1354: John MacDonald assumes the title of Lord of the Isles (the title is not actually granted to this family until his grandson is in power). “There were four Lords of the Isles, whose rule spanned 150 years. . . . Their possessions includ[e] all the isl- ands to the north and west of the peninsula of Kintyre, excepting Skye and Lewis which they later obtai[n] as part of the Earldom of Ross. Their mainland posses- sions includ[e] Kintyre and Knapdale, Morvern, Ardnamurchan, Lochaber, Garmor- an, and other lands to the north of Loch Ness. . . . [A]ll four Lords, when circum- stances [a]re in their favour, adop[t] the position of semi-independent rulers. They [a]re in fact in frequent collision with central authority and seldom . . . on cordial terms with it. They establis[h] contacts with England and in acting in this way [a]re obviously well aware that they came of royal stock” [Grant/Cheape, p. 72]. The Lords of the Isles “maintai[n] large and powerful fleets and navies, and ha[ve] their own judges and judicial system. . . . All the Stewart kings, from James I down to James IV, endeavou[r] to curb their power” [McKerral, p. 4]. However, “[i]t is of the greatest importance to realise that all up the eastern side of the Highlands, clans [a]re building up who [a]re unaffected by the culture of the Lordship of the Isles”, and that even “[w]ithin the Lordship itself, there [a]re rivalries between the great branches founded by members of the family and such favoured supporters as the MacLeans.” [Grant/Cheape, pp. 68-9]. Note: Feud [p. x] says that John became Lord of the Isles in 1336, but this is anachronistic, as his father, whom he suc- ceeded in that year, did not use this title.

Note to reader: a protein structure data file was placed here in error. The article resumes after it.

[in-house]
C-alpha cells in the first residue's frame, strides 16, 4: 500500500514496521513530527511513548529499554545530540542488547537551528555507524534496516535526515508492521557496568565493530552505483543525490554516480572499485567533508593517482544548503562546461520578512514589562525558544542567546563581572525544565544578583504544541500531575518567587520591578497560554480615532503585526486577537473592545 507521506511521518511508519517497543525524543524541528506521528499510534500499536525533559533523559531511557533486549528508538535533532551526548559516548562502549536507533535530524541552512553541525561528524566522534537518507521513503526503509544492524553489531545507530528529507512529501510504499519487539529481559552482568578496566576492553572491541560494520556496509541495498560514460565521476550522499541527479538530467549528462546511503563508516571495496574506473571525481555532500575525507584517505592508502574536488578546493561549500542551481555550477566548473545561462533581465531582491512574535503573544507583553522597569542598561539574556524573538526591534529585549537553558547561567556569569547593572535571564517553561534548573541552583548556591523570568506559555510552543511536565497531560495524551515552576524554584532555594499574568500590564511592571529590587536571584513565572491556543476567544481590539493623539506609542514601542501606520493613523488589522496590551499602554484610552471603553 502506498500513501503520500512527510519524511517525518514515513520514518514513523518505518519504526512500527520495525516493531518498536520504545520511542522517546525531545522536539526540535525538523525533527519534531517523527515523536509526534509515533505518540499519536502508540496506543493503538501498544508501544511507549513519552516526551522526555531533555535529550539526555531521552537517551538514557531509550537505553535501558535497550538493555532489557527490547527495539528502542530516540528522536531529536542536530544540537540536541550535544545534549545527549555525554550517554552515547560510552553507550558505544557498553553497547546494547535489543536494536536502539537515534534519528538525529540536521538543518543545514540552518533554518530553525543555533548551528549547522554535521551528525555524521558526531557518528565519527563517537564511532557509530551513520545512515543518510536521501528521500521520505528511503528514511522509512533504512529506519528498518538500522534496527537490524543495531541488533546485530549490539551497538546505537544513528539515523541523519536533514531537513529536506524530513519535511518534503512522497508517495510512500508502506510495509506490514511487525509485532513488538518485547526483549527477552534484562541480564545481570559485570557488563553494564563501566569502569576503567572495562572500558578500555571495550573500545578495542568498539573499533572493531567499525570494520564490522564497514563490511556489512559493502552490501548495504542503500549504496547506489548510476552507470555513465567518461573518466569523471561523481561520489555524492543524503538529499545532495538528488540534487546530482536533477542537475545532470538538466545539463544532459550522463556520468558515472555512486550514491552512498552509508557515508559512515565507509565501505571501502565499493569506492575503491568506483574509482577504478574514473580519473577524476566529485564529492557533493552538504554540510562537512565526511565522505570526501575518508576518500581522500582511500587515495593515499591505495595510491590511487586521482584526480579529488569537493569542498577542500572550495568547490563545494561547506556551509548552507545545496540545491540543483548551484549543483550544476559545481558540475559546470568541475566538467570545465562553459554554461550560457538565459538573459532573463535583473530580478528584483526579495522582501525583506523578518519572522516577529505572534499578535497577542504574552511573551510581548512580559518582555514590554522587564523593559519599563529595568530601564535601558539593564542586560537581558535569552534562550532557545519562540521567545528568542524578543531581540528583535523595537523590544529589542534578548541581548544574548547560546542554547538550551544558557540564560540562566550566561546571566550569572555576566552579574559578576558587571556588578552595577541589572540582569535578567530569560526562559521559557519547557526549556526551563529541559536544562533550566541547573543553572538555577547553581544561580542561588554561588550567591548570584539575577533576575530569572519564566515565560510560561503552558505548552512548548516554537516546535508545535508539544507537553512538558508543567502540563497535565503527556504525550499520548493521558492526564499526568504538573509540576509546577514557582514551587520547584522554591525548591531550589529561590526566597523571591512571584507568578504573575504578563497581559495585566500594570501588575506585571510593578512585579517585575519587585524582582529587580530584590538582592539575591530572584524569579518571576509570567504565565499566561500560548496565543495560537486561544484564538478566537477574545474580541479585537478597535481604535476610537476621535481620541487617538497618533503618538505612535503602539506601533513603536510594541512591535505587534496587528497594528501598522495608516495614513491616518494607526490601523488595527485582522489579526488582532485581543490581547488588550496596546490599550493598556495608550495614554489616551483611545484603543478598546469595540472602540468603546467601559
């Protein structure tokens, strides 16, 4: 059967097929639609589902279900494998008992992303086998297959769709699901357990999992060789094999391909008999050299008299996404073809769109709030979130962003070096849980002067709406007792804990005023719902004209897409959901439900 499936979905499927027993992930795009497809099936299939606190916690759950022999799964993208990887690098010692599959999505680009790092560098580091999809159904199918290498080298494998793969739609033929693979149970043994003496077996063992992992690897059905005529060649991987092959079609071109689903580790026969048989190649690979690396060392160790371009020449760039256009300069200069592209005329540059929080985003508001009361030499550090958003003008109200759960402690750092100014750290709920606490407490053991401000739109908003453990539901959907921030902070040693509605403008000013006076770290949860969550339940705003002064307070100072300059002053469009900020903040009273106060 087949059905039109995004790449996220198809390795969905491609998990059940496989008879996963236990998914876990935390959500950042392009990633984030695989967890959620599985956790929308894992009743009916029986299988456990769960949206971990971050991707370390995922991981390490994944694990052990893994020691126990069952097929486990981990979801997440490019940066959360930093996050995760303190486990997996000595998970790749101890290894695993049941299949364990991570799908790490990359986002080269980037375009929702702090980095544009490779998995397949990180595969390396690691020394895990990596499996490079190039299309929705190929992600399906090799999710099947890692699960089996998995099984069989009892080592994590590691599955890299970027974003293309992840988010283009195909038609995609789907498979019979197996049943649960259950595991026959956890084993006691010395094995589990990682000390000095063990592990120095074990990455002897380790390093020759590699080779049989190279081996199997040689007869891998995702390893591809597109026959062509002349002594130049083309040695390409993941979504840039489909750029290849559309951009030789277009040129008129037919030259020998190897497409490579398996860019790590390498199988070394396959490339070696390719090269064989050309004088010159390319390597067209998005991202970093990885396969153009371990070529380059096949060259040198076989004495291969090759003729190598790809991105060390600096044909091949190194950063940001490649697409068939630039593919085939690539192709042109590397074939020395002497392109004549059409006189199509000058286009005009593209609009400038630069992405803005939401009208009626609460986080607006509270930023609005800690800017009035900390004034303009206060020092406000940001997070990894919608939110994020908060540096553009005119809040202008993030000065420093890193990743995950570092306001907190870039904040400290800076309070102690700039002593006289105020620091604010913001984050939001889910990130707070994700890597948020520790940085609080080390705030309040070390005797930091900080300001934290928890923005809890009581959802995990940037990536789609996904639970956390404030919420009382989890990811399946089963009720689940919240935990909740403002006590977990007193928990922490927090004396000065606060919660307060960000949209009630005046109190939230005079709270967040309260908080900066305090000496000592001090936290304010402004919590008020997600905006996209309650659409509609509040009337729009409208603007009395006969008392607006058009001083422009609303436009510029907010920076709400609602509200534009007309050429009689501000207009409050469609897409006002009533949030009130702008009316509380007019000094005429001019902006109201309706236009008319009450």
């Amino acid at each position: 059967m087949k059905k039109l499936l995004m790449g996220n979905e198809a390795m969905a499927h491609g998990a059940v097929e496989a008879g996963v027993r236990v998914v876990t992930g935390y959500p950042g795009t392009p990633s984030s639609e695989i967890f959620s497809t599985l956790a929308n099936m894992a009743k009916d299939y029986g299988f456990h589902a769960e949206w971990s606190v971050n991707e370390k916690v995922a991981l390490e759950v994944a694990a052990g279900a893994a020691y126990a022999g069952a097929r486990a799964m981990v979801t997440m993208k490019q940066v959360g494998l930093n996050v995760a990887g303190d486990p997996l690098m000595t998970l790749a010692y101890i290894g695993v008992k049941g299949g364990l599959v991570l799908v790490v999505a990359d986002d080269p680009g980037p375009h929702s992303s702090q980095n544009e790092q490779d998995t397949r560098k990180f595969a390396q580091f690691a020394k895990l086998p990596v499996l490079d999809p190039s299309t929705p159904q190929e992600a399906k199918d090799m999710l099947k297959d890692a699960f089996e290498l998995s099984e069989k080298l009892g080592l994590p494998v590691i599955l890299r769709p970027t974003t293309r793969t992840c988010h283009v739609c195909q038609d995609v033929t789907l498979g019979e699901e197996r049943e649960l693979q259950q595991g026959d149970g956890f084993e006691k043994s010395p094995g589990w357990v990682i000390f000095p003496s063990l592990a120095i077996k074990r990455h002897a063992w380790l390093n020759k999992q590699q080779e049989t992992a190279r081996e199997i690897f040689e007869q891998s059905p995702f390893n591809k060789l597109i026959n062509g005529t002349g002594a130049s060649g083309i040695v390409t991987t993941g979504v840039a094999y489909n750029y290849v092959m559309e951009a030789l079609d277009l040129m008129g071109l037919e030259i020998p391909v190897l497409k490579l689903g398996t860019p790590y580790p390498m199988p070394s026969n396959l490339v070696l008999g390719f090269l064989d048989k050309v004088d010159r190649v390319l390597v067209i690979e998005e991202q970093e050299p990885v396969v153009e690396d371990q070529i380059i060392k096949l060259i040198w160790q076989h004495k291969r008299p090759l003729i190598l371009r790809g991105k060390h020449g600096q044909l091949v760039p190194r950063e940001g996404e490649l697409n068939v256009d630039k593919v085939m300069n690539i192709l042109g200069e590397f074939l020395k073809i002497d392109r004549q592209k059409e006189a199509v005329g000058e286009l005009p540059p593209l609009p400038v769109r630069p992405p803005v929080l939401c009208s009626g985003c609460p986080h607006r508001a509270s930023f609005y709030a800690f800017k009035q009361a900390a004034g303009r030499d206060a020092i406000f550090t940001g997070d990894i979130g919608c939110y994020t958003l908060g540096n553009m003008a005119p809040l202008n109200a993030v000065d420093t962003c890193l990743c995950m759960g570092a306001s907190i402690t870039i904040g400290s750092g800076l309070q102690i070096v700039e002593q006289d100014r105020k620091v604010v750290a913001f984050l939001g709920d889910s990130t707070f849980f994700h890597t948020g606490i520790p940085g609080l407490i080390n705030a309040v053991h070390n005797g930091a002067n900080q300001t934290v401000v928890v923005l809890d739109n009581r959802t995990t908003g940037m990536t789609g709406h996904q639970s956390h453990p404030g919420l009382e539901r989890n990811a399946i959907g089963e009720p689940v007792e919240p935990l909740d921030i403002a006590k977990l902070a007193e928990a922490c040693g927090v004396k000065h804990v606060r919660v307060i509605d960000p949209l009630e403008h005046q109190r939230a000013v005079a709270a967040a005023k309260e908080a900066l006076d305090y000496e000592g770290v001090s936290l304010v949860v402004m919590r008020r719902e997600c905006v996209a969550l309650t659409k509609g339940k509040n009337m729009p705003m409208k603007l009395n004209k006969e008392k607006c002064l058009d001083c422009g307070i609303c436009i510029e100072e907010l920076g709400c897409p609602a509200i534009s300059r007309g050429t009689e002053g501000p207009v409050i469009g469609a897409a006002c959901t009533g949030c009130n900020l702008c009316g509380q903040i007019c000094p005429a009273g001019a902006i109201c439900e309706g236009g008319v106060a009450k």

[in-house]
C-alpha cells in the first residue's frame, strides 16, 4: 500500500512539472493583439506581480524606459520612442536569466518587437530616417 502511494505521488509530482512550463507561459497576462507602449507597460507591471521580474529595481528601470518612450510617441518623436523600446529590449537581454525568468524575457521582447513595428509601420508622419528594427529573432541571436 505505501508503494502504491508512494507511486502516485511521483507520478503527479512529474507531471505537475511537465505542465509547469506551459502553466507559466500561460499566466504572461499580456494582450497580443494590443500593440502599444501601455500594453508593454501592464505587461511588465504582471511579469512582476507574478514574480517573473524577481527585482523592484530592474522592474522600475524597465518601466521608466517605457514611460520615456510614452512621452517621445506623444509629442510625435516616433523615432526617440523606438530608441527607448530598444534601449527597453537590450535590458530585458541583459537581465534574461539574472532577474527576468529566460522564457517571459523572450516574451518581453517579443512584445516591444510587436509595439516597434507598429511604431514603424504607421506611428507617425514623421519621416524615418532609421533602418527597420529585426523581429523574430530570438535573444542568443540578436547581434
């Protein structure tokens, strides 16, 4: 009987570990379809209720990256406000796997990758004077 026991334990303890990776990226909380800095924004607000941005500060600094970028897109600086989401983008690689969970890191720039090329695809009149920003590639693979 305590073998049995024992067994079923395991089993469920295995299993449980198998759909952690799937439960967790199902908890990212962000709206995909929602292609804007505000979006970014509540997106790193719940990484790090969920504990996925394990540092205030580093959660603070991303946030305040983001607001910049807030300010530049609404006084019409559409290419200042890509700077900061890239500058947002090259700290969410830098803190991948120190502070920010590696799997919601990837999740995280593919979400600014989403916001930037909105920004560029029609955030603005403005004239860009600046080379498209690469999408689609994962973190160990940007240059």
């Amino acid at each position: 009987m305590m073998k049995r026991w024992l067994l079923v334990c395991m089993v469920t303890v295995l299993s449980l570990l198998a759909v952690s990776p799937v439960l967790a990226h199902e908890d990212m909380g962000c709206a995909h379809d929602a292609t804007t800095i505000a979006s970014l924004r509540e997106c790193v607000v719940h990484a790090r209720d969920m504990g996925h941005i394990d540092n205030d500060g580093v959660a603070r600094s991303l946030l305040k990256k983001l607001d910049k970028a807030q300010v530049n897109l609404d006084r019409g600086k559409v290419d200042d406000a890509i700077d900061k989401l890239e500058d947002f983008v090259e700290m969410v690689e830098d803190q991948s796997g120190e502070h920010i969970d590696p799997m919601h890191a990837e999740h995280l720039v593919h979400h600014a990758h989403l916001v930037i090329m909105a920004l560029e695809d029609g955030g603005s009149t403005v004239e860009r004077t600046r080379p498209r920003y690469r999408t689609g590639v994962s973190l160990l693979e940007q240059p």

1366: son of Ranald, 4th chief, killed in Ireland fighting for The O’Neill. Irish annalists report that Ranald came from the Hebrides to fight for the O’Neill and one of his sons was killed [Castleton, p. 165; “Fortiter”, Dec. 1981, p. 6; Jan. 1982, p. 2].Note: The Annals of the Four Masters calls Ranald "heir to Clan-Alexander." This suggests that his father, the 3rd chief, is still alive at this time; it also indicates that even at this early date the MacAlasdairs form a distinct branch of the Clan Donald (M1366.9).
1384: By this year, according to Fordun, “the manners and customs of the Scots vary with the diversity of their speech. For two languages are spoken amongst them, the Scottish and the Teutonic; the latter of which is the language of those who occupy the seaboard and plains, while the race of Scottish speech inhabits the highlands and outlying islands. . . . The highlanders and people of the islands . . . are a savage and untamed nation, rude and independent, given to rapine, ease- loving, of a docile and warm disposition, comely in person but unsightly in dress, hostile to the English people and language, and, owing to the diversity of speech, even to their own nation, and exceedingly cruel. They are, however, faithful and obedient to their king and country and easily made to submit to law if properly governed” [quoted in Grant/Cheape, p. 34].